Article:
Diagnosis of Atlantoaxial Instability Requires Clinical Suspicion to Drive the Radiological InvestigationFraser C Henderson Sr.1,2* and Fraser C Henderson Jr.3
- *Corresponding Author:
- Fraser Cummins Henderson Sr.
M.D., 8401 Connecticut Avenue
Suite 220, Chevy Chase, MD 20815, USA
Fax: 301- 654-9394
E-mail: [email protected]
Received Date: March 25, 2017 Accepted Date: March 30, 2017 Published Date: April 01, 2017
Citation: Henderson Sr. FC, Henderson Jr. FC (2017) Diagnosis of Atlantoaxial Instability Requires Clinical Suspicion to Drive the Radiological Investigation. J Spine 6: 364. doi: 10.4172/2165-7939.1000364
Copyright: © 2017 Henderson Sr. FC, et al. This is an open-access article distributed under the terms of the Creative Commons Attribution License, which permits unrestricted use, distribution, and reproduction in any medium, provided the original author and source are credited.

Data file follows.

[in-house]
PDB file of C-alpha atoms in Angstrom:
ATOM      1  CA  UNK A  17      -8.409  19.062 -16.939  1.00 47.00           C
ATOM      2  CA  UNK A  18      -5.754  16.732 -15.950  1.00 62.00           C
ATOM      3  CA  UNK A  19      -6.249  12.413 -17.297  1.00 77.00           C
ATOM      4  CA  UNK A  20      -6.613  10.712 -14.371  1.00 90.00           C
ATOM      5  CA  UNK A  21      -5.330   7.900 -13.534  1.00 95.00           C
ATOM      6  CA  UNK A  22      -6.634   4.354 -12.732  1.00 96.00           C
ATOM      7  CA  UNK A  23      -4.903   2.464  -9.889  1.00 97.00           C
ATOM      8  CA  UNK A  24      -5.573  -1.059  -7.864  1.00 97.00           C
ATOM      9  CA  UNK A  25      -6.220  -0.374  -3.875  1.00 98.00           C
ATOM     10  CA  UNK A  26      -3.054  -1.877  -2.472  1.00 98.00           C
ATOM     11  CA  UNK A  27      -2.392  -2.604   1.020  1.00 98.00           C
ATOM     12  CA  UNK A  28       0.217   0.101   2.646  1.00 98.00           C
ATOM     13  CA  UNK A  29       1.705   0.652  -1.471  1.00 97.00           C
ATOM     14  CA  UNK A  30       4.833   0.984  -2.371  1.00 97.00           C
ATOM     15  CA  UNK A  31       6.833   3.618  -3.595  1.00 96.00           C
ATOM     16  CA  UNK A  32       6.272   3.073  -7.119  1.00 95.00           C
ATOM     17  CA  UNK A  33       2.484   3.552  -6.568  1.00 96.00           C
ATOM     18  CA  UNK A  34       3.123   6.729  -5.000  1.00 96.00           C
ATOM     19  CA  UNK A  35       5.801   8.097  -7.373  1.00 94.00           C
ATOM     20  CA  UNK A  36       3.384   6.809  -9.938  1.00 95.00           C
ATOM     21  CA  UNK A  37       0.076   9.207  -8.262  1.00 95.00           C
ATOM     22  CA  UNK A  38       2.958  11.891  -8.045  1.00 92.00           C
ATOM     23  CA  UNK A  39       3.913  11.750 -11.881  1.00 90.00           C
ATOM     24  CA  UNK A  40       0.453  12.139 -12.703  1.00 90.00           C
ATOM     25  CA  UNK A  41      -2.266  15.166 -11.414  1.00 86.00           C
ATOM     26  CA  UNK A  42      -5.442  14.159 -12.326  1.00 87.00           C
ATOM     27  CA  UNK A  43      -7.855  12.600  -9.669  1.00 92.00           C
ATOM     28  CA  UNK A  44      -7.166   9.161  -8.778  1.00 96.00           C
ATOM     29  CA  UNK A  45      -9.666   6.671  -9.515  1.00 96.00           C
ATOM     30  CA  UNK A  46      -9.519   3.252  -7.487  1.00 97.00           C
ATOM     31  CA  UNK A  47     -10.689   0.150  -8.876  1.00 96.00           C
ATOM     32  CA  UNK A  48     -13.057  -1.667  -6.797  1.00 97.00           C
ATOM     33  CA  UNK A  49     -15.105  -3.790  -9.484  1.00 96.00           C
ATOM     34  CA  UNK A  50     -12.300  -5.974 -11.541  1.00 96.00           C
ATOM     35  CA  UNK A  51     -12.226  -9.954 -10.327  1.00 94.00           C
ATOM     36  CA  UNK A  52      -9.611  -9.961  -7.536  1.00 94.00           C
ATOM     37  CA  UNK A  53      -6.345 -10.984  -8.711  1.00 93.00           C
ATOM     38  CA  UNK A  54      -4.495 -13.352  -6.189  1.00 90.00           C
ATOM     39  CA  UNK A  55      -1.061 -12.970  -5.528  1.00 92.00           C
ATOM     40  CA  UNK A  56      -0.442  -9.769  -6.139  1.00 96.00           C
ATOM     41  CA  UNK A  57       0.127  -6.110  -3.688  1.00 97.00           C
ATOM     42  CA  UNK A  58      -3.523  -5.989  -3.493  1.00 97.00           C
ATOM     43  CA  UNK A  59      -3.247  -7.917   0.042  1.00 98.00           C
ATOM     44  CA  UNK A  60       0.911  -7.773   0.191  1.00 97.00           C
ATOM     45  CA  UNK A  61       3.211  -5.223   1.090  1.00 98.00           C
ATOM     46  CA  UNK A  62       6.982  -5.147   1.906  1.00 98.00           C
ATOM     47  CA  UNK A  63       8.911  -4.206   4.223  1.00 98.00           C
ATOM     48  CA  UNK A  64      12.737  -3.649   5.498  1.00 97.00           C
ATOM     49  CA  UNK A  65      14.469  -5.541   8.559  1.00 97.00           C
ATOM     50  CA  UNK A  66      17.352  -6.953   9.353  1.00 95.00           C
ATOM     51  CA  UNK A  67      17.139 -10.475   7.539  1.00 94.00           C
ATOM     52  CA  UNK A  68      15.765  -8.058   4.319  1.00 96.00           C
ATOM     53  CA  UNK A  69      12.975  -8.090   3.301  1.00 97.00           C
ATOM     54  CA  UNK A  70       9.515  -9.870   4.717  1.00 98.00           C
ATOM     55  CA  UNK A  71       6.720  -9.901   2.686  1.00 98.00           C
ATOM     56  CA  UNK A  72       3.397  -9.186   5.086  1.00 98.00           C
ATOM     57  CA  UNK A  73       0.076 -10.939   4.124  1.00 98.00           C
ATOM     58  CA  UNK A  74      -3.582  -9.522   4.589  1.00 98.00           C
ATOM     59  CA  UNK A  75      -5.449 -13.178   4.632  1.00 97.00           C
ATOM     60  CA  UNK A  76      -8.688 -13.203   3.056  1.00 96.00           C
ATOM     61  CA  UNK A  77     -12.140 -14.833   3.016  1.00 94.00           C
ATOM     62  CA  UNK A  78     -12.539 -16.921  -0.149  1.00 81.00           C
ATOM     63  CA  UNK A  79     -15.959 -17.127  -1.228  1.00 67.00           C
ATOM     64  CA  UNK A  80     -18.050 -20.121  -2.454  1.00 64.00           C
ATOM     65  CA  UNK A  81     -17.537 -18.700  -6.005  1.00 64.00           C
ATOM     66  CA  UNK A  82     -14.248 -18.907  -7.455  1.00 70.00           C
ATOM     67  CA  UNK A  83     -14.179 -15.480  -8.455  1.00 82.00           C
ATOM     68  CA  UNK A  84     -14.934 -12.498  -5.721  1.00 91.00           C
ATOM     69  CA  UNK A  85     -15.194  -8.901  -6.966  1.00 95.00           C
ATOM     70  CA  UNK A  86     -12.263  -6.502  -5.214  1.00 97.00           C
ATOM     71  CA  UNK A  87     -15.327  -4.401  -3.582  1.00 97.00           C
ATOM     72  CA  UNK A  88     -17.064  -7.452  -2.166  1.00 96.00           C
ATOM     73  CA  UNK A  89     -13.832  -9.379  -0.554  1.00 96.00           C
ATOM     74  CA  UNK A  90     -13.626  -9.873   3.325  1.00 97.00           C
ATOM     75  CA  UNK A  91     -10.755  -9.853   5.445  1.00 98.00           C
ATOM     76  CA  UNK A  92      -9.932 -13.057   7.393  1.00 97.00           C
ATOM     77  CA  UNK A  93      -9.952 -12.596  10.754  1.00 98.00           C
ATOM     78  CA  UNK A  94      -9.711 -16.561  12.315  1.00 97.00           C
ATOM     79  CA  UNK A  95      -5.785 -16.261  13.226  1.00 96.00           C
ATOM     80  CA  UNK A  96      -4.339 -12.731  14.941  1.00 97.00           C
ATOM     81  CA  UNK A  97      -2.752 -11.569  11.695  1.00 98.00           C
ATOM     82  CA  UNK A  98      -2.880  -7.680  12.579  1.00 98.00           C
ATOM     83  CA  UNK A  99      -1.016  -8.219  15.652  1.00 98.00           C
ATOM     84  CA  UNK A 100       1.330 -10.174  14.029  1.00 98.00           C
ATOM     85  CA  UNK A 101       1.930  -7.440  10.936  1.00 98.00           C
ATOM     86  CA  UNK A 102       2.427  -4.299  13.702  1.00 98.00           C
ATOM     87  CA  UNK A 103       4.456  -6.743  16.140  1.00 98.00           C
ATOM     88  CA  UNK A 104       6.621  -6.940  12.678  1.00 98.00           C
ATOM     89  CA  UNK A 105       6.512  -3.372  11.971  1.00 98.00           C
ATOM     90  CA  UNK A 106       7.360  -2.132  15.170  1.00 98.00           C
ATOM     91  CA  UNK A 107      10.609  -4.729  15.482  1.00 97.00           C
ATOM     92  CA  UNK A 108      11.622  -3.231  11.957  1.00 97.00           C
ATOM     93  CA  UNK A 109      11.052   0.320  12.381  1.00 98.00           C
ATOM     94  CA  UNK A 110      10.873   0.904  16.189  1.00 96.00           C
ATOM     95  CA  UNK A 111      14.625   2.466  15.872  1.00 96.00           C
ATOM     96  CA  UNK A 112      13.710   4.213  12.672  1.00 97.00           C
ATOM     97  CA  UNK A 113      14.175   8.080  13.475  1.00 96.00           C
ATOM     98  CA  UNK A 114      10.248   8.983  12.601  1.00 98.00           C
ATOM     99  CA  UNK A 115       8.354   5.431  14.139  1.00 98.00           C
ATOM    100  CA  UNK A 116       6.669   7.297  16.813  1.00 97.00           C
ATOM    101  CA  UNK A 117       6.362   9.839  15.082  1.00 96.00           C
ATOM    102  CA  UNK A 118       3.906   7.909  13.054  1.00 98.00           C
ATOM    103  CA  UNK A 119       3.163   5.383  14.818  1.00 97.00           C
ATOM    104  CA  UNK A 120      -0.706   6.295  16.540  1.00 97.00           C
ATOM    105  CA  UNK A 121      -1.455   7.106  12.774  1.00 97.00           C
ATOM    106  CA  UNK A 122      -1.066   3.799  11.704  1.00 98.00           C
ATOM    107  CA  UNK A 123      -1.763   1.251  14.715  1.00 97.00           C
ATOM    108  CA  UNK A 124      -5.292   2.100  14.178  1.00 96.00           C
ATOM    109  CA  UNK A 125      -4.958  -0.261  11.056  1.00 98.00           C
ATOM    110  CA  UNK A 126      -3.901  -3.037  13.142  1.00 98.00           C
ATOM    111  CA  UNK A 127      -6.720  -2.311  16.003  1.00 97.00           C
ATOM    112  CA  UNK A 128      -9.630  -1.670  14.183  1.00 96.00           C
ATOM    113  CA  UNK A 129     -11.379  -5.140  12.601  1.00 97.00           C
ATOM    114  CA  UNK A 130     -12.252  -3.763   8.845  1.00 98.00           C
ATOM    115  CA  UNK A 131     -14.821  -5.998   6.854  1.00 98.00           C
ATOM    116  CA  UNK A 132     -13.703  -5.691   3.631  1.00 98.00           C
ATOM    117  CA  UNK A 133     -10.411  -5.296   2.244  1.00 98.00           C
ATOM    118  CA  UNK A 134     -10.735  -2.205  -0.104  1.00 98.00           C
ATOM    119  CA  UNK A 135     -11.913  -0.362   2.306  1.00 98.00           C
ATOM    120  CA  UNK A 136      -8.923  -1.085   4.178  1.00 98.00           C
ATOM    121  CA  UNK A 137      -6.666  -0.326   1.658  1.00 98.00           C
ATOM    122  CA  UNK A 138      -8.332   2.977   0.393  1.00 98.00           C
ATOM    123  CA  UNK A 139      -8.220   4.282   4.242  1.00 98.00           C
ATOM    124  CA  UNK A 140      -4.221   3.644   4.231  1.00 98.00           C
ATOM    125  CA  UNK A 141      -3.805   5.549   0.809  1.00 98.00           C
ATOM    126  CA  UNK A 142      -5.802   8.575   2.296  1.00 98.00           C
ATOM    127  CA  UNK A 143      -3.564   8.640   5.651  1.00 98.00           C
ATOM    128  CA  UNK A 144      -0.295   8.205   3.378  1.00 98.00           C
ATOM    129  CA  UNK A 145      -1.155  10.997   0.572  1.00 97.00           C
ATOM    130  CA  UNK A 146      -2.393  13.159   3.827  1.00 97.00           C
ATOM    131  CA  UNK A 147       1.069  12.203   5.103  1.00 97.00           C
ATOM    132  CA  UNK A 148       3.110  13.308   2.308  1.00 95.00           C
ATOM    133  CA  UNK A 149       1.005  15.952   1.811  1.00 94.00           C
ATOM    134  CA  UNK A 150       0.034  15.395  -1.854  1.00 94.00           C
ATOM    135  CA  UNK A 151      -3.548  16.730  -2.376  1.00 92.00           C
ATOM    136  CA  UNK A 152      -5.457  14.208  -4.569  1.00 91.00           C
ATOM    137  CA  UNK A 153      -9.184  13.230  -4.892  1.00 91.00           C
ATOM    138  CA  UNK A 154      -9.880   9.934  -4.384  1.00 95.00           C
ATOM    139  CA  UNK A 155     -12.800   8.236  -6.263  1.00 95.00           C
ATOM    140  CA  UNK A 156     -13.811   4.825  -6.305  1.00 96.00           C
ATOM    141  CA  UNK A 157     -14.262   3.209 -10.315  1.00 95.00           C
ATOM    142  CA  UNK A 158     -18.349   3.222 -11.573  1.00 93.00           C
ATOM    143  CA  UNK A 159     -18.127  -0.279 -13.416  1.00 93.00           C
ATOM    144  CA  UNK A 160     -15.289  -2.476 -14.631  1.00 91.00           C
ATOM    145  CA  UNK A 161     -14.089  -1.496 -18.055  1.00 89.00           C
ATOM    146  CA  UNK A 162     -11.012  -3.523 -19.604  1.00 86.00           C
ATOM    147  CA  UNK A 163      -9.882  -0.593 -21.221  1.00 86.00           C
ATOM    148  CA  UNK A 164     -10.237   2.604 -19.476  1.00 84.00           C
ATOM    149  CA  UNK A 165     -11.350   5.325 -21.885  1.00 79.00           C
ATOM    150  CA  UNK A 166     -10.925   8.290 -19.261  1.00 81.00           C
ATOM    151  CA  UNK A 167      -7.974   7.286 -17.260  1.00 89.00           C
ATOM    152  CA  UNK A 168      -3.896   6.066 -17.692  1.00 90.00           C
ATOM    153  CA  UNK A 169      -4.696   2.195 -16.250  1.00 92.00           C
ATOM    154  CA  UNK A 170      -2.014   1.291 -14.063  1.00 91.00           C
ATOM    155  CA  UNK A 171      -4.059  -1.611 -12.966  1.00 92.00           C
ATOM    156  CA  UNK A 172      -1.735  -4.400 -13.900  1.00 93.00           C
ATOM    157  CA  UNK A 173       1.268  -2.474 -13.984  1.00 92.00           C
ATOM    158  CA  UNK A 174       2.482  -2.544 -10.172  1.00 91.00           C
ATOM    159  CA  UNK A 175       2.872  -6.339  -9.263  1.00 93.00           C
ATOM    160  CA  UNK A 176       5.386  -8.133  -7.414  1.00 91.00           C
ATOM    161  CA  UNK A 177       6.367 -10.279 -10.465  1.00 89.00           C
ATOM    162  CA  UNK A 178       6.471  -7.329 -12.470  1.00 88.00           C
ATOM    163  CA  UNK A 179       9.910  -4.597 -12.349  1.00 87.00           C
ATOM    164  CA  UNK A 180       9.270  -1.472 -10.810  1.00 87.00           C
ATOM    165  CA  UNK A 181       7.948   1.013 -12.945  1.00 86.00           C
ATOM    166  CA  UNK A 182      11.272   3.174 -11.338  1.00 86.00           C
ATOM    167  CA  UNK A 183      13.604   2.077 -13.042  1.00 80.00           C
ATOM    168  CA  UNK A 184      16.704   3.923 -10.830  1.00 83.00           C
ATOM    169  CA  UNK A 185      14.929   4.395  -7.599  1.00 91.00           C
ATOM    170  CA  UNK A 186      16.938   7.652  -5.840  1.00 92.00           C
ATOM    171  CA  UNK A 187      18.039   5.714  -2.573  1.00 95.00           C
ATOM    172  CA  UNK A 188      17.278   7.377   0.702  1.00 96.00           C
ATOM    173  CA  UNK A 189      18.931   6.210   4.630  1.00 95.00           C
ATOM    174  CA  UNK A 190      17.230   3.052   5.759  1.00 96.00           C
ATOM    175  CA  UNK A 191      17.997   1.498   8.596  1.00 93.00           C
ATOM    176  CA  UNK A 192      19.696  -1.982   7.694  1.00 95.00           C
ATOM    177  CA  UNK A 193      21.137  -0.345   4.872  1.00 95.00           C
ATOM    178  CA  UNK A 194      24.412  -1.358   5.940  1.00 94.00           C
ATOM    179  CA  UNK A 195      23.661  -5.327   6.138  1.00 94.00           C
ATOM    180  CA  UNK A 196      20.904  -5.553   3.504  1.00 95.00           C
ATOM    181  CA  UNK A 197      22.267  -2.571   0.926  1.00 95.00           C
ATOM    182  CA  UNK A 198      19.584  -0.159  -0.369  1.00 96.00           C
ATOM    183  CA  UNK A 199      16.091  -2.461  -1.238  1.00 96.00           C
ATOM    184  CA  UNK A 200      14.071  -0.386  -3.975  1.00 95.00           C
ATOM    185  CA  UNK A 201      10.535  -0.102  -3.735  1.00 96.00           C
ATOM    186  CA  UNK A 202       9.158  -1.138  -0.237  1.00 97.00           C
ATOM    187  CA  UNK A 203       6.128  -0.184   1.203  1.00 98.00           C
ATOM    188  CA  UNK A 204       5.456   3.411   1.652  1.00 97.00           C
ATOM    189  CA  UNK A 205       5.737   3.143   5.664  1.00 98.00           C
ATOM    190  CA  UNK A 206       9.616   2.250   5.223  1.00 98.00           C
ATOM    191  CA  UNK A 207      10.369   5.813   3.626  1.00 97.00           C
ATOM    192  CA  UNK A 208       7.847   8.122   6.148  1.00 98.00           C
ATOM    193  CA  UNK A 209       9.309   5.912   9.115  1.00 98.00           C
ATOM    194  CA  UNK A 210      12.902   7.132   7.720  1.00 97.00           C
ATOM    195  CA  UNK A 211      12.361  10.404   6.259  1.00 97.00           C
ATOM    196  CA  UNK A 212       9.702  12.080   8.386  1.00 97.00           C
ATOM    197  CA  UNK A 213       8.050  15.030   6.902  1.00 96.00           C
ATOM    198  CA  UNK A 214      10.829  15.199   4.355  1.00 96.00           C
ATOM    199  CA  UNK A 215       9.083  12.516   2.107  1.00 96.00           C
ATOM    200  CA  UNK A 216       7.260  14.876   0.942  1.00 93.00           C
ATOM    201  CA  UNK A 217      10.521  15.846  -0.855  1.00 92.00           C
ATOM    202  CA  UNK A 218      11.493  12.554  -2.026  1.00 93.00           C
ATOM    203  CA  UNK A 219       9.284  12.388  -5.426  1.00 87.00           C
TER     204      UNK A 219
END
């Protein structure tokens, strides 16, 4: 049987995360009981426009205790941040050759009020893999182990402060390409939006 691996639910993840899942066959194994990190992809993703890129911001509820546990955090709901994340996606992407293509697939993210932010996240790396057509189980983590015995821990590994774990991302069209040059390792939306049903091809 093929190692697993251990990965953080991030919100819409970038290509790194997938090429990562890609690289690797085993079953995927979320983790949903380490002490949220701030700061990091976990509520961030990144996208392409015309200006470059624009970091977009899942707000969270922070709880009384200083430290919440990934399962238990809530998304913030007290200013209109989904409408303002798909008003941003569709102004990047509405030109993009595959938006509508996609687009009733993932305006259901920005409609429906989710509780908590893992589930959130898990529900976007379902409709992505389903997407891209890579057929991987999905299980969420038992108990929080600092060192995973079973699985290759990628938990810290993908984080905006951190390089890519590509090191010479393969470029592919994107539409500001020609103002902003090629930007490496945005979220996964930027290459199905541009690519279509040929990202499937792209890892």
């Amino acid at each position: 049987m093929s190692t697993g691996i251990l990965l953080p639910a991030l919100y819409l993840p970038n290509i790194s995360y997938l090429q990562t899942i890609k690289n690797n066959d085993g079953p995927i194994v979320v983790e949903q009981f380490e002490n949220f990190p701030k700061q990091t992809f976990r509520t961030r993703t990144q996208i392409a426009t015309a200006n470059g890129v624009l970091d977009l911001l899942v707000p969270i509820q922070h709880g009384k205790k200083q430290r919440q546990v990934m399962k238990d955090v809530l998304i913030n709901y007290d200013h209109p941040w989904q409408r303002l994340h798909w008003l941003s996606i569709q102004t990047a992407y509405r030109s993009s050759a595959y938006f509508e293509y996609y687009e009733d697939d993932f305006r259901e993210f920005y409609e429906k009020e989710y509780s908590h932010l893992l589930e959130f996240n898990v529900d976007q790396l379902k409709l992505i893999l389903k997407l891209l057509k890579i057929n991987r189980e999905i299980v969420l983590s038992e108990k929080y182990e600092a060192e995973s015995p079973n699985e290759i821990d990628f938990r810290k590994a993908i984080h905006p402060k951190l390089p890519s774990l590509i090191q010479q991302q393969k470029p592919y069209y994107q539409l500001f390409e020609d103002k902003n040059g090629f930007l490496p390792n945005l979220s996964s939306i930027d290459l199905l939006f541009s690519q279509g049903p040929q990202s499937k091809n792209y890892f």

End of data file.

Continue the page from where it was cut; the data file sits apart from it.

Atlantoaxial instability (AAI) occurs as a result of trauma, congenital conditions such as os odontoideum, neoplasm, infection and degenerative connective tissue disorders such as rheumatoid arthritis, genetic conditions such as HOX-D3 and Down syndrome, and heritable connective tissue disorders, emblematic of which are the Ehlers Danlos syndromes (EDS). Prototypical of disorders in which AAI is diagnosed, is rheumatoid arthritis (RA). Prior to the development of effective disease-modifying pharmacotherapies, 88% of RA patients exhibited radiographic evidence of C1-C2 involvement, in whom 49% were symptomatic and 20% myelopathic; ultimately, 10% may have suffered atlantoaxial dislocation and death.